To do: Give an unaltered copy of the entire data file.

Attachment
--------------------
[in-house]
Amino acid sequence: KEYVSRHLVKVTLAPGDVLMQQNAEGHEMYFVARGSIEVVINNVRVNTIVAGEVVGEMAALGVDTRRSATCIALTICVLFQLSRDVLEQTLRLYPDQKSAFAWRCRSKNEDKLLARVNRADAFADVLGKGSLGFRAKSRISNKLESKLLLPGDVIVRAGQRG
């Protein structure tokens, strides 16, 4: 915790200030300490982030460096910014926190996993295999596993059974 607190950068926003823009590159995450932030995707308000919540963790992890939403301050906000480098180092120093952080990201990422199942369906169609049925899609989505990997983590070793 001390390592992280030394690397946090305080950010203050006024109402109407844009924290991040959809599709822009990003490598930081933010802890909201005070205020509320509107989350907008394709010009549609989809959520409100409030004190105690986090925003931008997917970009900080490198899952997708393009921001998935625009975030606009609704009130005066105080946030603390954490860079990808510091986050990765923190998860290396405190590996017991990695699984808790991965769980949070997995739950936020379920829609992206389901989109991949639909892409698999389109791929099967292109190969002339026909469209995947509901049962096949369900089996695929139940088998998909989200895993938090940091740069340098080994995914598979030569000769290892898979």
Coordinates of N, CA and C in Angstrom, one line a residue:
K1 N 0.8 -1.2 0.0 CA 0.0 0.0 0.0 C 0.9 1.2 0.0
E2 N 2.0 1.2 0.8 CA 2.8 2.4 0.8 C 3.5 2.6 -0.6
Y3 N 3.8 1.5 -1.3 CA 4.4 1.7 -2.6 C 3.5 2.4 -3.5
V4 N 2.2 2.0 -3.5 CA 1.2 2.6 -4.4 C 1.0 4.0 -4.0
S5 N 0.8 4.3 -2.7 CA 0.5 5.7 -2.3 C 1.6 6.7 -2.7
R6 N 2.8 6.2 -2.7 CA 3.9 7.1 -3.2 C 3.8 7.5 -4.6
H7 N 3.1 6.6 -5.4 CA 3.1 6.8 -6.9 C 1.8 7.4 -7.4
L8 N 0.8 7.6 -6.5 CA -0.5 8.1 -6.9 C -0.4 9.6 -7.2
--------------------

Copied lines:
[in-house]
Amino acid sequence: KEYVSRHLVKVTLAPGDVLMQQNAEGHEMYFVARGSIEVVINNVRVNTIVAGEVVGEMAALGVDTRRSATCIALTICVLFQLSRDVLEQTLRLYPDQKSAFAWRCRSKNEDKLLARVNRADAFADVLGKGSLGFRAKSRISNKLESKLLLPGDVIVRAGQRG
């Protein structure tokens, strides 16, 4: 915790200030300490982030460096910014926190996993295999596993059974 607190950068926003823009590159995450932030995707308000919540963790992890939403301050906000480098180092120093952080990201990422199942369906169609049925899609989505990997983590070793 001390390592992280030394690397946090305080950010203050006024109402109407844009924290991040959809599709822009990003490598930081933010802890909201005070205020509320509107989350907008394709010009549609989809959520409100409030004190105690986090925003931008997917970009900080490198899952997708393009921001998935625009975030606009609704009130005066105080946030603390954490860079990808510091986050990765923190998860290396405190590996017991990695699984808790991965769980949070997995739950936020379920829609992206389901989109991949639909892409698999389109791929099967292109190969002339026909469209995947509901049962096949369900089996695929139940088998998909989200895993938090940091740069340098080994995914598979030569000769290892898979």
Coordinates of N, CA and C in Angstrom, one line a residue:
K1 N 0.8 -1.2 0.0 CA 0.0 0.0 0.0 C 0.9 1.2 0.0
E2 N 2.0 1.2 0.8 CA 2.8 2.4 0.8 C 3.5 2.6 -0.6
Y3 N 3.8 1.5 -1.3 CA 4.4 1.7 -2.6 C 3.5 2.4 -3.5
V4 N 2.2 2.0 -3.5 CA 1.2 2.6 -4.4 C 1.0 4.0 -4.0
S5 N 0.8 4.3 -2.7 CA 0.5 5.7 -2.3 C 1.6 6.7 -2.7
R6 N 2.8 6.2 -2.7 CA 3.9 7.1 -3.2 C 3.8 7.5 -4.6
H7 N 3.1 6.6 -5.4 CA 3.1 6.8 -6.9 C 1.8 7.4 -7.4
L8 N 0.8 7.6 -6.5 CA -0.5 8.1 -6.9 C -0.4 9.6 -7.2